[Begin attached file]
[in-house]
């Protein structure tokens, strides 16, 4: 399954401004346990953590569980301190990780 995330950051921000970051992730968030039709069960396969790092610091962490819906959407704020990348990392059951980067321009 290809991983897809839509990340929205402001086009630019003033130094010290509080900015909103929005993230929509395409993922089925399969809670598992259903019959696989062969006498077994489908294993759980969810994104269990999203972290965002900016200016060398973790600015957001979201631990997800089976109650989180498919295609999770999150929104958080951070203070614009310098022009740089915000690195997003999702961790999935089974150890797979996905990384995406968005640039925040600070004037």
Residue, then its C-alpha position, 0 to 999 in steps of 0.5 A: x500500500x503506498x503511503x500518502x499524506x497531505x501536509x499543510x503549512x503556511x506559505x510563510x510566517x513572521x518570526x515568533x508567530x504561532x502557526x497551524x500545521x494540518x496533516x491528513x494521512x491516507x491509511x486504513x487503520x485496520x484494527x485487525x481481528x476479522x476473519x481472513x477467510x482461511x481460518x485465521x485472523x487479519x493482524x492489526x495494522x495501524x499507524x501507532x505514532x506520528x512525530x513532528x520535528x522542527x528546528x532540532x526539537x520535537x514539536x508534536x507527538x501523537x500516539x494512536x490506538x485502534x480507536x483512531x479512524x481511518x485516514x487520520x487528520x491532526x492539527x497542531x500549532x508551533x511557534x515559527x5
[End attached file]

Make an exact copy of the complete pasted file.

[in-house]
């Protein structure tokens, strides 16, 4: 399954401004346990953590569980301190990780 995330950051921000970051992730968030039709069960396969790092610091962490819906959407704020990348990392059951980067321009 290809991983897809839509990340929205402001086009630019003033130094010290509080900015909103929005993230929509395409993922089925399969809670598992259903019959696989062969006498077994489908294993759980969810994104269990999203972290965002900016200016060398973790600015957001979201631990997800089976109650989180498919295609999770999150929104958080951070203070614009310098022009740089915000690195997003999702961790999935089974150890797979996905990384995406968005640039925040600070004037």
Residue, then its C-alpha position, 0 to 999 in steps of 0.5 A: x500500500x503506498x503511503x500518502x499524506x497531505x501536509x499543510x503549512x503556511x506559505x510563510x510566517x513572521x518570526x515568533x508567530x504561532x502557526x497551524x500545521x494540518x496533516x491528513x494521512x491516507x491509511x486504513x487503520x485496520x484494527x485487525x481481528x476479522x476473519x481472513x477467510x482461511x481460518x485465521x485472523x487479519x493482524x492489526x495494522x495501524x499507524x501507532x505514532x506520528x512525530x513532528x520535528x522542527x528546528x532540532x526539537x520535537x514539536x508534536x507527538x501523537x500516539x494512536x490506538x485502534x480507536x483512531x479512524x481511518x485516514x487520520x487528520x491532526x492539527x497542531x500549532x508551533x511557534x515559527x5